Castro Belmiro Mendes

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Belmiro Mendes

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  • Preprint
    Numerical study of circulation on the inner Amazon Shelf
    ( 2008-06-02) Fontes, Roberto Fioravanti Carelli ; Castro, Belmiro Mendes ; Beardsley, Robert C.
    We studied the circulation on the coastal domain of the Amazon Shelf by applying the hydrodynamic module of the Estuarine and Coastal Ocean Model and Sediment Transport - ECOMSED. The first barotropic experiment aimed to explain the major bathymetric effects on tides and those generated by anisotropy in sediment distribution. We analyzed the continental shelf response of barotropic tides under realistic bottom stress parametrization (Cd), considering sediment granulometry obtained from a faciologic map, where river mud deposits and reworked sediments areas are well distinguished, among others classes of sediments. Very low Cd values were set in the fluid mud regions off the Amapa coast (1.0 10-4 ), in contrast to values around 3:5 10-3 for coarser sediment regions off the Para coast. Three-dimensional experiments represented the Amazon River discharge and trade winds, combined to barotropic tide influences and induced vertical mixing. The quasi-resonant response of the Amazon Shelf to the M2 tide act on the local hydrodynamics by increasing tidal admittance, along with tidal forcing at the shelf break and extensive fluid mud regions. Harmonic analysis of modeled currents agreed well with analysis of the AMASSEDS observational data set. Tidal-induced vertical shear provided strong homogenization of threshold waters, which are subject to a kind of hydraulic control due to the topographic steepness. Ahead of the hydraulic jump, the low-salinity plume is disconnected from the bottom and acquires negative vorticity, turning southeastward. Tides act as a generator mechanism and topography, via hydraulic control, as a maintainer mechanism for the low-salinity frontal zone positioning. Tidally induced southeastward plume fate is overwhelmed by northwestward trade winds so that, along with background circulation, probably play the most important role on the plume fate and variability over the Amazon Shelf.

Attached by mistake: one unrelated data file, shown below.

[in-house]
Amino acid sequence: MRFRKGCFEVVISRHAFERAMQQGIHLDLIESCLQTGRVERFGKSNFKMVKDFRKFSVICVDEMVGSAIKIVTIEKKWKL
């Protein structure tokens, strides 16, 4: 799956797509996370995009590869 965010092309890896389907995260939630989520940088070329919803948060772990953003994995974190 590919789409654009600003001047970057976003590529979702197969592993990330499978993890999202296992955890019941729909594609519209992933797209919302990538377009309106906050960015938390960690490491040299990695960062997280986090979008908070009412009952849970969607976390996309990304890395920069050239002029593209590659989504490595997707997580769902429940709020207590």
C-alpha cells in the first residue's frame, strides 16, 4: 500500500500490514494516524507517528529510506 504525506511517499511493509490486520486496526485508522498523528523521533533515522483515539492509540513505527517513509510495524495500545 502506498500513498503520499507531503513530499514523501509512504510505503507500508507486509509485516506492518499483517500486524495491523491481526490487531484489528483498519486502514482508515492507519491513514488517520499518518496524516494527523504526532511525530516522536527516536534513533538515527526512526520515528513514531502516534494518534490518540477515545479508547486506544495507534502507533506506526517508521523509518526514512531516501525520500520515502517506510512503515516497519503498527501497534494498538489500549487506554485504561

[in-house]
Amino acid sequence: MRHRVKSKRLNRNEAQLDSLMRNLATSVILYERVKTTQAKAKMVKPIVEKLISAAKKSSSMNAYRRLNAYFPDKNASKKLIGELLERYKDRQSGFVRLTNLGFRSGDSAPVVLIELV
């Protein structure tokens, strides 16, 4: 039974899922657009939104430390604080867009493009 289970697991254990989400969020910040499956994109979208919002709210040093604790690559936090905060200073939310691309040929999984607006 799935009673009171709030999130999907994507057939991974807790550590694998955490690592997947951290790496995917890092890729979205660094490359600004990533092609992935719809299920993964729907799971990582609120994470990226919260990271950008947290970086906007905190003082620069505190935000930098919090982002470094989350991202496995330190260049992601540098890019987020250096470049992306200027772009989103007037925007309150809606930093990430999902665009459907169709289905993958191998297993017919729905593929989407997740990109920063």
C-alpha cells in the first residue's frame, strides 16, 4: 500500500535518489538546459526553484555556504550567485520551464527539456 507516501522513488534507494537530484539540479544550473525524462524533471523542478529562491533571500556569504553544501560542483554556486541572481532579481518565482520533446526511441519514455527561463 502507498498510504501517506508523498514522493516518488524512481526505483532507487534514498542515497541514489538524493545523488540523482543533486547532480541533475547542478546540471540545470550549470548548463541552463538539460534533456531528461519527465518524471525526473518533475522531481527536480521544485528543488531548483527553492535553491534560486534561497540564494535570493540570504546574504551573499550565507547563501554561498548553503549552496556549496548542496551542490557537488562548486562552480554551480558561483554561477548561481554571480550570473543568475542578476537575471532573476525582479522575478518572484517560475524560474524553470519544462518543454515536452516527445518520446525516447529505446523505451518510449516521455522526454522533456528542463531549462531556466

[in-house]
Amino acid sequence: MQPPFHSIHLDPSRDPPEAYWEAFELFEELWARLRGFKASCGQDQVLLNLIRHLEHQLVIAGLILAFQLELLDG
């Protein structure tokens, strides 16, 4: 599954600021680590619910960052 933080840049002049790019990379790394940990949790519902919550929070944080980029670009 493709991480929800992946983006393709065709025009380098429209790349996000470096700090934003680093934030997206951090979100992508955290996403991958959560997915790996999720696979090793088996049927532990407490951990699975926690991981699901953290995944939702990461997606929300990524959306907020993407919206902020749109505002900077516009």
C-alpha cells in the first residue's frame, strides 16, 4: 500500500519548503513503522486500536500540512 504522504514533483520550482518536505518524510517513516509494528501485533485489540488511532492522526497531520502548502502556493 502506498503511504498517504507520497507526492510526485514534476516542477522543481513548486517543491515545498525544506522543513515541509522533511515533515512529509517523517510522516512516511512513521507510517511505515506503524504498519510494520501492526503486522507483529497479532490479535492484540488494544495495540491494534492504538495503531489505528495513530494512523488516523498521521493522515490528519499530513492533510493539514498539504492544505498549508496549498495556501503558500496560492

• Technical Report
    A multidisciplinary Amazon Shelf SEDiment Study (AmasSeds) : physical oceanography moored array component
    (Woods Hole Oceanographic Institution, 1992-09) Alessi, Carol A. ; Lentz, Steven J. ; Beardsley, Robert C. ; Castro, Belmiro Mendes ; Geyer, W. Rockwell
    A Multidisciplinary Amazon Shelf SEDiment Study (AmasSeds) is a cooperative research program by geological, chemical, physical, and biological oceanographers from Brazil and the United States to study sedimentary processes occurring over the continental shelf near the mouth of the Amazon River. The physical oceanography component of AmasSeds included a moored array deployed on the continental shelf approximately 300km northwest of the Amazon River mouth near 3.5°N. The moored array consisted of a cross-shelf transect of three mooring sites located on the 18-m, 65-m, and 103-m isobaths. The moored array was deployed for approximately 4 months, from early February, 1990 to mid-June, 1990, obtaining time series measurements of current, temperature, conductivity, and wind. This report describes the physical oceanography moored array component and provides a statistical and graphical summary of the moored observations.